Police Bill: capitalism gears up for the class struggles to come

Our rulers are in a hurry to pass new laws while the excuse of Covid lingers and before workers have woken up to the true scale of the present economic crisis.

Proletarian writers

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Amid the confusion of the Police, Crime, Sentencing and Courts Bill are sinister measures taking aim at freedom of assembly and of association.

Proletarian writers

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Whilst the most visible targets of the repressive Police, Crime, Sentencing and Courts Bill currently wending its way through Halitosis Hall are Black Lives Matter (BLM) and Extinction Rebellion (XR) activists, the bill has as its longer-term goal the extension of (already generous) police powers in readiness for the social convulsions that must surely result from the deepening capitalist crisis.

Picking on soft targets like the XR and BLM muddleheads, disconnected as they are from the mass of workers, is seen as a good way for the state’s repressive apparatus to limber up for the more serious class-struggle battles looming ahead post-Covid.

The bill is a real dog’s dinner, deliberately mixing up all sorts of issues the better to smuggle in some really nasty clauses. One moment the bill is talking about the prevention and prosecution of child sexual offences, the next it is on about curbing dangerous driving and the next it is creating powers to check up on terrorists when released from prison.

Meanwhile, around the back a removal van is ready to cart off article 11 of the European convention on human rights: the right to freedom of assembly and association.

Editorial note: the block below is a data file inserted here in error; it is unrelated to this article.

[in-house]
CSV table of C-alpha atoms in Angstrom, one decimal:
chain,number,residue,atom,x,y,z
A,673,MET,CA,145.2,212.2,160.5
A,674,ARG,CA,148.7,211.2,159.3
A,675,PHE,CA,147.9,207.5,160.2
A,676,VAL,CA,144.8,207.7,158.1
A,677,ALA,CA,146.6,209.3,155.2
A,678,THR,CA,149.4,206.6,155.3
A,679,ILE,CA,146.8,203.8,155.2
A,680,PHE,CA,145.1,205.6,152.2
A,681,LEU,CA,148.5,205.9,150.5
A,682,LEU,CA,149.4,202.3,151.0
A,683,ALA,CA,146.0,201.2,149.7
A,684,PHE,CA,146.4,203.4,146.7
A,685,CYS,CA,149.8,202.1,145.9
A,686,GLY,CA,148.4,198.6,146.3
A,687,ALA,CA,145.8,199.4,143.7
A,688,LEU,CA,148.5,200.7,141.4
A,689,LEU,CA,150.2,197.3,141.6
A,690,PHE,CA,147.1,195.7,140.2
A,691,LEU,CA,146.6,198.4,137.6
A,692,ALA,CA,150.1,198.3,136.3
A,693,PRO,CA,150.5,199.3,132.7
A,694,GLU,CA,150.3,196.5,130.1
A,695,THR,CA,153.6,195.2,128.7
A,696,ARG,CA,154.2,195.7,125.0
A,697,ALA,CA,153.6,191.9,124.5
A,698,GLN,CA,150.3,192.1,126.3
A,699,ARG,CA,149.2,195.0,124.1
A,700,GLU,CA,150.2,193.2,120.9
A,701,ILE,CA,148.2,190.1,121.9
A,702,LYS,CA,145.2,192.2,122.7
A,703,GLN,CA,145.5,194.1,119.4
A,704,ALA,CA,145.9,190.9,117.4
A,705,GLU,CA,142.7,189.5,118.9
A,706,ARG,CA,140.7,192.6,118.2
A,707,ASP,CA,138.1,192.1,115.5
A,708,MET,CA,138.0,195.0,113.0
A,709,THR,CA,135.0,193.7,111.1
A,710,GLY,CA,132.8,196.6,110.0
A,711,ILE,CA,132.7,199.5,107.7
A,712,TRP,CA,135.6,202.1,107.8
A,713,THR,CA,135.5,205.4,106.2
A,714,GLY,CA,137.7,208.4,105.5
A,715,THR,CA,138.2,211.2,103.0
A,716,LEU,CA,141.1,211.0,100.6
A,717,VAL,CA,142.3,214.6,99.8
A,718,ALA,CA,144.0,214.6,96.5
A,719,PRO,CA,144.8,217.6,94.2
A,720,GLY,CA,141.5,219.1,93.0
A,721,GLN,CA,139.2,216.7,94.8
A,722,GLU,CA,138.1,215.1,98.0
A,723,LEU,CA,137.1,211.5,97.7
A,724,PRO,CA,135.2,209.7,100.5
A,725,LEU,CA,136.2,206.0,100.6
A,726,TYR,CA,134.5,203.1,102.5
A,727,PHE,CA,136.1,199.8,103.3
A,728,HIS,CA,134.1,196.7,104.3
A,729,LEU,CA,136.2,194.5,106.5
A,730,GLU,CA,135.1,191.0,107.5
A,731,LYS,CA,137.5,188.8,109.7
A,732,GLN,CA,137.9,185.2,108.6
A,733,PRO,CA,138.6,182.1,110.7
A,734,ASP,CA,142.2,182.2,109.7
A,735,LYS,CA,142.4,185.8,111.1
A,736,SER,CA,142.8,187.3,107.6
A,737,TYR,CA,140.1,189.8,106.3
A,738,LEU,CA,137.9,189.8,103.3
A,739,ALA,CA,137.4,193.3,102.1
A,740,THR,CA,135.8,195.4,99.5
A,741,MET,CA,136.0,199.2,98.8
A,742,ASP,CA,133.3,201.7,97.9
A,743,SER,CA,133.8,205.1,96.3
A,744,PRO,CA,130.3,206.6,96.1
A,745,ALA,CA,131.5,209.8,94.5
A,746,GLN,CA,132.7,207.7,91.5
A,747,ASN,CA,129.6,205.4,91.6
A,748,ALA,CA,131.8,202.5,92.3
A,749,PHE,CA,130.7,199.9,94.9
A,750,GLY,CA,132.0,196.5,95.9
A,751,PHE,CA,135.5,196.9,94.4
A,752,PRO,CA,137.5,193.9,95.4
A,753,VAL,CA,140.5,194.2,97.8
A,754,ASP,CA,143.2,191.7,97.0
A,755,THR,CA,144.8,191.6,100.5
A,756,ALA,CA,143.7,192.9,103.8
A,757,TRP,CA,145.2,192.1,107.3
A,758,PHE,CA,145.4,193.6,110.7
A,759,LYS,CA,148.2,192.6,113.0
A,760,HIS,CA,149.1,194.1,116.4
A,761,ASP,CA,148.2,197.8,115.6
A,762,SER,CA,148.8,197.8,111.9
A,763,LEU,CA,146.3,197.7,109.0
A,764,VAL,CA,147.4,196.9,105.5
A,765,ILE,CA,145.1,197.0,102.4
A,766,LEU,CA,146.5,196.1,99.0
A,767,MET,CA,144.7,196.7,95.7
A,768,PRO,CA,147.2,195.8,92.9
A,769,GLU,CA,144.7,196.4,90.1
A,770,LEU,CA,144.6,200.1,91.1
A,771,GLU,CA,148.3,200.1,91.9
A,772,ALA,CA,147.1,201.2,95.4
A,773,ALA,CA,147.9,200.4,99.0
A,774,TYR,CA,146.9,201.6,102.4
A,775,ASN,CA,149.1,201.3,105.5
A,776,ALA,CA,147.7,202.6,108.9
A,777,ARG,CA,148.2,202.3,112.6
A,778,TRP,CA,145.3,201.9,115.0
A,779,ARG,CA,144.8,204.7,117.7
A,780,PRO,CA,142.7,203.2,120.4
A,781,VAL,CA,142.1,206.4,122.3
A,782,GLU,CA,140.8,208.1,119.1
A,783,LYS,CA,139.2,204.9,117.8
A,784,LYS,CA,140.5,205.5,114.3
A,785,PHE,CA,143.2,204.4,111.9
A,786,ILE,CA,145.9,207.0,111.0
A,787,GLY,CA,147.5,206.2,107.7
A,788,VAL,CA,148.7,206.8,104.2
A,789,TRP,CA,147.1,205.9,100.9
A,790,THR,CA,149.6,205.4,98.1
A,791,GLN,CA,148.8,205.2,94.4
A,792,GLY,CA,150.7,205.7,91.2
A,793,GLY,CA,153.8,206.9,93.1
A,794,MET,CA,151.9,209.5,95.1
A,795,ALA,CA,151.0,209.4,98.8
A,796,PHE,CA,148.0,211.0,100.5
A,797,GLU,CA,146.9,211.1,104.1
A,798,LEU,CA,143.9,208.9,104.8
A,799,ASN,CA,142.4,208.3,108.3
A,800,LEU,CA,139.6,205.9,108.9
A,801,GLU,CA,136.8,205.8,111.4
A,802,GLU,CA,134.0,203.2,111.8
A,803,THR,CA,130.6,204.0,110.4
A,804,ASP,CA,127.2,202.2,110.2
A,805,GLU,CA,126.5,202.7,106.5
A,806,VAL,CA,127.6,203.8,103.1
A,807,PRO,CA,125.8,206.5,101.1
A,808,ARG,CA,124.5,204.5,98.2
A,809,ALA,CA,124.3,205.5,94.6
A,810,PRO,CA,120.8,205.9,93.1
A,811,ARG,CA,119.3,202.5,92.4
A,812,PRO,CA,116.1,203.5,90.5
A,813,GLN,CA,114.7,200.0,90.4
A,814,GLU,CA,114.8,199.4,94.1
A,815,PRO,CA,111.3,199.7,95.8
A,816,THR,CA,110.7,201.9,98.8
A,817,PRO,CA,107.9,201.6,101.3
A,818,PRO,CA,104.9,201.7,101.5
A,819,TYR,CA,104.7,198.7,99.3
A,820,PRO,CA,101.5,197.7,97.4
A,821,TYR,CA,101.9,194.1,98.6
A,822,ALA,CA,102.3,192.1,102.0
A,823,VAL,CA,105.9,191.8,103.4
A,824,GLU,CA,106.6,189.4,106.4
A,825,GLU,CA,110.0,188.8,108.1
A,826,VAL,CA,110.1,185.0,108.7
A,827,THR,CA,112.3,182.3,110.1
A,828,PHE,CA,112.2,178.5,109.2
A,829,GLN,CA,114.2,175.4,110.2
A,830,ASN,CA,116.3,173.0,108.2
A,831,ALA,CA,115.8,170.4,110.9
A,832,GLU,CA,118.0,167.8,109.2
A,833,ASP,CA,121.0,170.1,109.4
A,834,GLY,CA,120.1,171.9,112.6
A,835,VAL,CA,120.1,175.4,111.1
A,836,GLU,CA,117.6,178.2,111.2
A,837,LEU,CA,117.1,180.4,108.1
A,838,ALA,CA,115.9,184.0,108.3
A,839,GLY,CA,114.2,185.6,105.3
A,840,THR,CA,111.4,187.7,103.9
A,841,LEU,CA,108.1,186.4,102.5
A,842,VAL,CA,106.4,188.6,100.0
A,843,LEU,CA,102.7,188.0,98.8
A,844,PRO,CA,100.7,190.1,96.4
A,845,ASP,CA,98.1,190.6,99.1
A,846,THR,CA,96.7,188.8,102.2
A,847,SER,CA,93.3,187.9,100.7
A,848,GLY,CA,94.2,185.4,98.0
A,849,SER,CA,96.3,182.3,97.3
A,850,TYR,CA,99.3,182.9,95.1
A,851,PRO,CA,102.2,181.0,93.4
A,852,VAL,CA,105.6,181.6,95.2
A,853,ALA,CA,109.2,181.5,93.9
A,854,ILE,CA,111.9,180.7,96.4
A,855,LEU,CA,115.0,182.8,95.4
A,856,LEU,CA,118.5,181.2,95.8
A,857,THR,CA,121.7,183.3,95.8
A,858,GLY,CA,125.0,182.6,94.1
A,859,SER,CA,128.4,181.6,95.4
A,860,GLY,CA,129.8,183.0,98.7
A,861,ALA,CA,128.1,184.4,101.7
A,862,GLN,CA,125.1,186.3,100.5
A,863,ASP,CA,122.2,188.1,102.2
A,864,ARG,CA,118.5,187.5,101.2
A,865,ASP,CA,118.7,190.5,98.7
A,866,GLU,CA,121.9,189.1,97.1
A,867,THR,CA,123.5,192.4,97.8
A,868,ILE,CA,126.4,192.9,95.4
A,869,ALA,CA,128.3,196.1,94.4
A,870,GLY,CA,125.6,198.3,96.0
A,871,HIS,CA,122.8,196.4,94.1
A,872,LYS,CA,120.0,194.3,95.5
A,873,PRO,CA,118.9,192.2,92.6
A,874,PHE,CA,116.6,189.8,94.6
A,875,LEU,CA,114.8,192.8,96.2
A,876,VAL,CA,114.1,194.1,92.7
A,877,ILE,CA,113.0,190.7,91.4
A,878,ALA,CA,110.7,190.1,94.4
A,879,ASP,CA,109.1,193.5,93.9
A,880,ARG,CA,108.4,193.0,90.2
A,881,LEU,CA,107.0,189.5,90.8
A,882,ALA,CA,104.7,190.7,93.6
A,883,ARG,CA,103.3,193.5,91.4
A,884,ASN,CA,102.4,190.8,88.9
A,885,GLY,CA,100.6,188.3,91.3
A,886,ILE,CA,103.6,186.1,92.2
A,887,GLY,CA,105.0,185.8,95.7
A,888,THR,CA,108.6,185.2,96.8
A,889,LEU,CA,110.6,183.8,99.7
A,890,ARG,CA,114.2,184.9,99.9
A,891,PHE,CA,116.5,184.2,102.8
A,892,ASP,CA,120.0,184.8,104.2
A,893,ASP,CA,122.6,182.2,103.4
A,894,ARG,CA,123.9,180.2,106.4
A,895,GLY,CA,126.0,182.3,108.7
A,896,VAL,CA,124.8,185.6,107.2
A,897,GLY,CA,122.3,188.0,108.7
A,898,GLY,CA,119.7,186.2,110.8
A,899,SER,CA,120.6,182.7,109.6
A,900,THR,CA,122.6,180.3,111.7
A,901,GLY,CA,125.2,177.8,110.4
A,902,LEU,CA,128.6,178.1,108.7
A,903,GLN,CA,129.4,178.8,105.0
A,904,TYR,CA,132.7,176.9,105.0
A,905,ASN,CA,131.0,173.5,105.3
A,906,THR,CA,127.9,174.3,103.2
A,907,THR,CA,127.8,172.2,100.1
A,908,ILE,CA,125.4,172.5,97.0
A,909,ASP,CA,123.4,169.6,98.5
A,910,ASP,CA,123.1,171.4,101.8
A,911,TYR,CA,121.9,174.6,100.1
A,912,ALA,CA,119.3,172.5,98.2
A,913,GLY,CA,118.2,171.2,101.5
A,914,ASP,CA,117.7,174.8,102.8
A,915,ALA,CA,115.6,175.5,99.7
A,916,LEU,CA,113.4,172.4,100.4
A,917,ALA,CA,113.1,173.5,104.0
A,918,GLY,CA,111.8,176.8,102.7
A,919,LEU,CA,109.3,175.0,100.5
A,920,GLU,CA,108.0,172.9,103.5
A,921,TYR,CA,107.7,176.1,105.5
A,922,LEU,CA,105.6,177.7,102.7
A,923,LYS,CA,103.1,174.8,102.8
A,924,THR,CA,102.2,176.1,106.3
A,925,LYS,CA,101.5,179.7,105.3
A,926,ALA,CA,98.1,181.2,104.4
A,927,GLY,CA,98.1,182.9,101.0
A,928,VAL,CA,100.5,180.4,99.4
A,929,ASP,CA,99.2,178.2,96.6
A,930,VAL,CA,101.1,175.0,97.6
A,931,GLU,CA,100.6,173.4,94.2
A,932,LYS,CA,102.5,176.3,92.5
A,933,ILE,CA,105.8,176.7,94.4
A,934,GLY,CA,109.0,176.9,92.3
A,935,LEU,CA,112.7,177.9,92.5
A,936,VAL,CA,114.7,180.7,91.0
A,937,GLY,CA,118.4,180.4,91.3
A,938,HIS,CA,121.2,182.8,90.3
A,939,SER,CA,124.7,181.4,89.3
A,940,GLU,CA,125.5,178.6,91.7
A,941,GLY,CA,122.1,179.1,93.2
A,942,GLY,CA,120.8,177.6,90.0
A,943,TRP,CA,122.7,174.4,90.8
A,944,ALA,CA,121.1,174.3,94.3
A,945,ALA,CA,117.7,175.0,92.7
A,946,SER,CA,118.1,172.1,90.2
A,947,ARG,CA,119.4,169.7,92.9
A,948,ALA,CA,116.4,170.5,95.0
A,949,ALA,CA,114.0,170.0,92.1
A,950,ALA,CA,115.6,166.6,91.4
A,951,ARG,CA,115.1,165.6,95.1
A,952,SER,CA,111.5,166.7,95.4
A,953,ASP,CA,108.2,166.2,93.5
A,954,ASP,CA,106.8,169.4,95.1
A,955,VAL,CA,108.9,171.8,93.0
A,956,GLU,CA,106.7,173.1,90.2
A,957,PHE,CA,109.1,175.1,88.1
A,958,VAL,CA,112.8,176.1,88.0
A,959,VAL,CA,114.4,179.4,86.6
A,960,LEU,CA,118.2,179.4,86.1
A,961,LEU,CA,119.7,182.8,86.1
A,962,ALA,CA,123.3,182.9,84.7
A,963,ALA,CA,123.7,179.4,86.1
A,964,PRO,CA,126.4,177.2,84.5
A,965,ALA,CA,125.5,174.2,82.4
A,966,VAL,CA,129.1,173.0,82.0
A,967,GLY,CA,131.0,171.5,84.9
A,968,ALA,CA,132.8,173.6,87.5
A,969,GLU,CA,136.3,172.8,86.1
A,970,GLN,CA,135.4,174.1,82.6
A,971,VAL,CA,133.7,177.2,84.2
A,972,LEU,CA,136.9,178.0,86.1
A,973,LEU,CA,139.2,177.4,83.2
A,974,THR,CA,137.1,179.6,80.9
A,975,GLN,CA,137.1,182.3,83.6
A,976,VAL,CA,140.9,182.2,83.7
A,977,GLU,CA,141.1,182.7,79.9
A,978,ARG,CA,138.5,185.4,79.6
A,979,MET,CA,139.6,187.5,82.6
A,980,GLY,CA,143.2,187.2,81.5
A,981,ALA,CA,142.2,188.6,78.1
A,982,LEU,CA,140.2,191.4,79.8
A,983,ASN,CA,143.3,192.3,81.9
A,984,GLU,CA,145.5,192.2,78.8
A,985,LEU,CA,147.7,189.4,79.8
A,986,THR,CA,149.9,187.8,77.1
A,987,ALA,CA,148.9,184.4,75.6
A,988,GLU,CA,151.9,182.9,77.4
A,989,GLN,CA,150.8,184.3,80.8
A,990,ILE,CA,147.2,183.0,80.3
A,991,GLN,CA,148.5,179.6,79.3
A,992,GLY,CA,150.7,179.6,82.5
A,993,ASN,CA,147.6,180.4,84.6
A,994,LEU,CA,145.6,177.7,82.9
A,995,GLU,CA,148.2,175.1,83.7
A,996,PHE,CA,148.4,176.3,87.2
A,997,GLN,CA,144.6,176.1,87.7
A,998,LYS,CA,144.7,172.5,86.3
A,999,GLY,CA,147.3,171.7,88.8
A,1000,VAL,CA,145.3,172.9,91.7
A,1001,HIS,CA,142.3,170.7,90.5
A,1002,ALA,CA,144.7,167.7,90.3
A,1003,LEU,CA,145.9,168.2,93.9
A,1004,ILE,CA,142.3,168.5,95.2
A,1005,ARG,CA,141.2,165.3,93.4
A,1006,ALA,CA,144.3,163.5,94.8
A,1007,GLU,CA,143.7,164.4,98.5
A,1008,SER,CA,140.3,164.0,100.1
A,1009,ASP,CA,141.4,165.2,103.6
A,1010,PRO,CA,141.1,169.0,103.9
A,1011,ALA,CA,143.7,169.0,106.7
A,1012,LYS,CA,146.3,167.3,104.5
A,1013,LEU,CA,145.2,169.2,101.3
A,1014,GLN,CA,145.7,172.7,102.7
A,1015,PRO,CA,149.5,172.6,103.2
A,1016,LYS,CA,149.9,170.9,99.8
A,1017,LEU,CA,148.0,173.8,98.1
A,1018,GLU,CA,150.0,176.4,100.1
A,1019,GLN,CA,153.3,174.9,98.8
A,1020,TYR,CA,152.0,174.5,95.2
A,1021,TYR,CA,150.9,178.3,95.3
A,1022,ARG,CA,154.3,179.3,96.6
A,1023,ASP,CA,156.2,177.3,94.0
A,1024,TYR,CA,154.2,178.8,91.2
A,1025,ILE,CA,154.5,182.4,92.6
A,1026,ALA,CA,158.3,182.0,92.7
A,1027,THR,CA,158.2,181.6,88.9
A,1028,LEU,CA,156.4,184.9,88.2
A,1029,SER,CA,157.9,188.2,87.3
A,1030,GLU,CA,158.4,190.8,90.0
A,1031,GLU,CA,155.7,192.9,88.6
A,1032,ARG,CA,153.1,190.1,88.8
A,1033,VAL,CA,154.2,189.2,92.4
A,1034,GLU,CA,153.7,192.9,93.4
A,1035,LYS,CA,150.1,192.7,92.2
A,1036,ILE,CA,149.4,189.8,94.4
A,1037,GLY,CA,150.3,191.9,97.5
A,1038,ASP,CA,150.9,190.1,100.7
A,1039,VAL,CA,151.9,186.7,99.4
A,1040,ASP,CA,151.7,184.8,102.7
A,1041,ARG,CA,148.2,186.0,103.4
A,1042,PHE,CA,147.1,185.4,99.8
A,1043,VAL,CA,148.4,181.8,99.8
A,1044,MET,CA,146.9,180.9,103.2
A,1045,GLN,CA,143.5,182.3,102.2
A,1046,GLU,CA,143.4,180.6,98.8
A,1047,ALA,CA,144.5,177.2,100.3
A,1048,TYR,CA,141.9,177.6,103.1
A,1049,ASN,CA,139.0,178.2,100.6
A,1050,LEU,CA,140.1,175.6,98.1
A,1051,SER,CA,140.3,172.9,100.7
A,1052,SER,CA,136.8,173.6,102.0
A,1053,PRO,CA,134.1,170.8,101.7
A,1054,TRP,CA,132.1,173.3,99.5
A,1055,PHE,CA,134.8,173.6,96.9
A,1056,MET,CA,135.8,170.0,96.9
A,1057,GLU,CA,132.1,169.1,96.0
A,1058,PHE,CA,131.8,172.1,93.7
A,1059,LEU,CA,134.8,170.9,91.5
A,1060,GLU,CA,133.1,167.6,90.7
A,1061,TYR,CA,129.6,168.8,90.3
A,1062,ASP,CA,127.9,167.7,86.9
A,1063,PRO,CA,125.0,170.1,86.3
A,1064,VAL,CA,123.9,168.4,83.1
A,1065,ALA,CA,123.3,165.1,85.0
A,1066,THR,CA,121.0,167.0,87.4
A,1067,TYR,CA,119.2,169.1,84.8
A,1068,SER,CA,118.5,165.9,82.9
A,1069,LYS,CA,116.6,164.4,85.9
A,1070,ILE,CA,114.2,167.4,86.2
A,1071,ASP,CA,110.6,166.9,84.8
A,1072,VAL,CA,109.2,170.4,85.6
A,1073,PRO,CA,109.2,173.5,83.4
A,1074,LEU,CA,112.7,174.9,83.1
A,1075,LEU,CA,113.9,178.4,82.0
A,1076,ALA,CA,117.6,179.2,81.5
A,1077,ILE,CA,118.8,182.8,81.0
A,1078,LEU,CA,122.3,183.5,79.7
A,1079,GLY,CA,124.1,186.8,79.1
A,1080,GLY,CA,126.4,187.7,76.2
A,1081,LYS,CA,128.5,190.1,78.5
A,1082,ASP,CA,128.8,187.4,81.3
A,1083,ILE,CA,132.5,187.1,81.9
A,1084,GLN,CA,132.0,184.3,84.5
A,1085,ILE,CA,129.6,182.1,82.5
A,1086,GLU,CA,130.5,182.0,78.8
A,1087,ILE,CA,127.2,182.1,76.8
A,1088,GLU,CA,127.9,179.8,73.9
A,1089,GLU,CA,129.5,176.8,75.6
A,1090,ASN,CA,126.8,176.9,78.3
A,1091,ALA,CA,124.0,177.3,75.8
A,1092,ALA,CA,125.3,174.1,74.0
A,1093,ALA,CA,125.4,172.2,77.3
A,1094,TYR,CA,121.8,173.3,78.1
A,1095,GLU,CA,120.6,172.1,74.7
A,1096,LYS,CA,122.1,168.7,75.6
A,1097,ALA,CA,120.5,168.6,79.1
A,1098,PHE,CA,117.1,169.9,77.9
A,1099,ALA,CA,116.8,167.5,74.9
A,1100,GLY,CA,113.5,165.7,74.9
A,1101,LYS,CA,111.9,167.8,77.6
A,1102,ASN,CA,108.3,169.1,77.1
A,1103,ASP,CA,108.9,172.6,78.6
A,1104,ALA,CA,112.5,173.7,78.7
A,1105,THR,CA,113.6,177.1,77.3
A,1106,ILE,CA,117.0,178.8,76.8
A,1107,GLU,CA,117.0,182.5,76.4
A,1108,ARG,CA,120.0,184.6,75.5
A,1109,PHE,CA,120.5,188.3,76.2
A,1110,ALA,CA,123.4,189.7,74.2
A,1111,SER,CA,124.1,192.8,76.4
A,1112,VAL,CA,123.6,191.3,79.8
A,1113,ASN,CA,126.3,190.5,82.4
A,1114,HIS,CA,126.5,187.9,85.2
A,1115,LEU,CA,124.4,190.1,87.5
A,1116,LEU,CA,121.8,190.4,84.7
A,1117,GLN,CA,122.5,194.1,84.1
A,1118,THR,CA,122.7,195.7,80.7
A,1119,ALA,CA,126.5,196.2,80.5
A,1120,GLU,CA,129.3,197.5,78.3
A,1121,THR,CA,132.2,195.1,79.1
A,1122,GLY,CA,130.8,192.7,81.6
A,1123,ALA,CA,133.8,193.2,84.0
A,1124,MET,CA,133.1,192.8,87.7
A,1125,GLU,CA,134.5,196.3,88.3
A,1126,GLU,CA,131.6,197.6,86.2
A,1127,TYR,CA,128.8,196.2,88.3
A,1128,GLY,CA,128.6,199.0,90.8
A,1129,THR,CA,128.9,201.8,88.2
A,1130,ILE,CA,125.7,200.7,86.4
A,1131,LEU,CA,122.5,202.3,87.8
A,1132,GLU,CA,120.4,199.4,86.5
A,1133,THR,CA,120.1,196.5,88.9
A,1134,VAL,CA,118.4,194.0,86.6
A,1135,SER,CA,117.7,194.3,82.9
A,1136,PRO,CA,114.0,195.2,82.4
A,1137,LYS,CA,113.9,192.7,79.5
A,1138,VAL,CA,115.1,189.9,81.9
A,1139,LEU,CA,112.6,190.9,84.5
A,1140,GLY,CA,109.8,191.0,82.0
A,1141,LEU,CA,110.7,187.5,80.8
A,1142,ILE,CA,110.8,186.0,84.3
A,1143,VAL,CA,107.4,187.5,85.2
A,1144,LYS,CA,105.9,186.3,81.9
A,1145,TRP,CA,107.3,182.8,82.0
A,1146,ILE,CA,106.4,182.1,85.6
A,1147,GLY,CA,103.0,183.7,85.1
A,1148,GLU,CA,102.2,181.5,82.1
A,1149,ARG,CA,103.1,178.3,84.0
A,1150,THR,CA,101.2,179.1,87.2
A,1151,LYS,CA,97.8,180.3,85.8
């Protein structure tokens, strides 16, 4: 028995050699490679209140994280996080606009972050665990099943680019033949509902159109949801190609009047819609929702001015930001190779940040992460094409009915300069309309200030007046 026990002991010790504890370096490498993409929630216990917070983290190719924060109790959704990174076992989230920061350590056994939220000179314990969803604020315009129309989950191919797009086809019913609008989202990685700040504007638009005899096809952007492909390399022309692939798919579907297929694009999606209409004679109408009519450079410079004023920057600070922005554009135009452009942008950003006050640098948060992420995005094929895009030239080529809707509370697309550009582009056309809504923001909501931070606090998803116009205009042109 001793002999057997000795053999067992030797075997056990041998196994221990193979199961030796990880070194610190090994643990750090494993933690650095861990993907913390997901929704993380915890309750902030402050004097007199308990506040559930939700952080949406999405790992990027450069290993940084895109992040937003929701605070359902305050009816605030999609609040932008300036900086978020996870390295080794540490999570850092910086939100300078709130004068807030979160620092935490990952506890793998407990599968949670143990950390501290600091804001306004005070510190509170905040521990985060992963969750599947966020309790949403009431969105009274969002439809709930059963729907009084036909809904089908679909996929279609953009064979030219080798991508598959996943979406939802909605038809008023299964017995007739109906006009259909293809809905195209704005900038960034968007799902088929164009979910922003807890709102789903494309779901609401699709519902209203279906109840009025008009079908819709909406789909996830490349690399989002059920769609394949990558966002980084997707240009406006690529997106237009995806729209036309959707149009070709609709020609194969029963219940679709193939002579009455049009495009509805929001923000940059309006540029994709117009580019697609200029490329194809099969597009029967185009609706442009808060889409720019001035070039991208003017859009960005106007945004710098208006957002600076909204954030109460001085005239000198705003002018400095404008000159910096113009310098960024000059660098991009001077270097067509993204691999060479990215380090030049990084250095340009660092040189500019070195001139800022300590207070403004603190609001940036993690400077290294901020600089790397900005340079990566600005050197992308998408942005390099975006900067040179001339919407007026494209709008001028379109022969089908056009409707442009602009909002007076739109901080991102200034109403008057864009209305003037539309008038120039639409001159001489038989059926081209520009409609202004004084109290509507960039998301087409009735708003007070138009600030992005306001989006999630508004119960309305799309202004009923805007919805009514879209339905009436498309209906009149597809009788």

A report issued by the Institute of Employment Rights on 19 March gives some useful detail on how civil liberties will suffer death by a thousand cuts. It notes that clauses 54-60 in part 3 of the bill “effectively criminalise protests that cause disruption – defined in broad and vague terms – even in the case of one-person protests”.

These clauses “allow police to place conditions on protests as a response to ‘the noise generated by persons taking part’ as well as to impose penalties on those breaching such conditions if they ‘ought to have known’ they were in place. As shadow home secretary Nick Thomas-Symonds told Parliament: ‘That would have the effect of criminalising people who unwittingly breach conditions’.”

The report notes that “existing laws already place conditions on protests when they cause danger – for example, if an ambulance is not able to pass. The new provisions tighten police control much further.”

The bill “also introduces a new statutory offence of ‘intentionally or recklessly causing public nuisance’. People found guilty of this new offence, which includes causing ‘serious annoyance’ or ‘serious inconvenience’ – or even just causing the risk that said annoyance and inconvenience will take place – are liable to be imprisoned for up to ten years if convicted on indictment or 12 months if convicted summarily.

“Elsewhere in the bill, similarly high sentences are imposed on those causing damage to statues and memorials, presumably as a response to the toppling of slave trader Edward Colston’s statue by Black Lives Matter protestors in Bristol.

“Under the proposed law, said protestors could be looking at ten years in prison. This – as many opposition MPs pointed out during the debate – is a longer sentence than that given for violent crimes against living people. Indeed, it is twice the length of the maximum sentence for assault causing actual bodily harm (five years).” (What’s wrong with the Police, Crime, Sentencing and Courts Bill)

Other clauses in the bill would extend the exclusion zone around Parliament so that MPs will not have to listen to their constituents protesting outside.

The government is in a tearing hurry to get this done, anxious not to lose the opportunity of the pandemic to push through these new police powers, in a race against time. When the true scale of the underlying economic crisis finally dawns, however, it will take more than laws passed in Westminster to curb the resistance of the working class.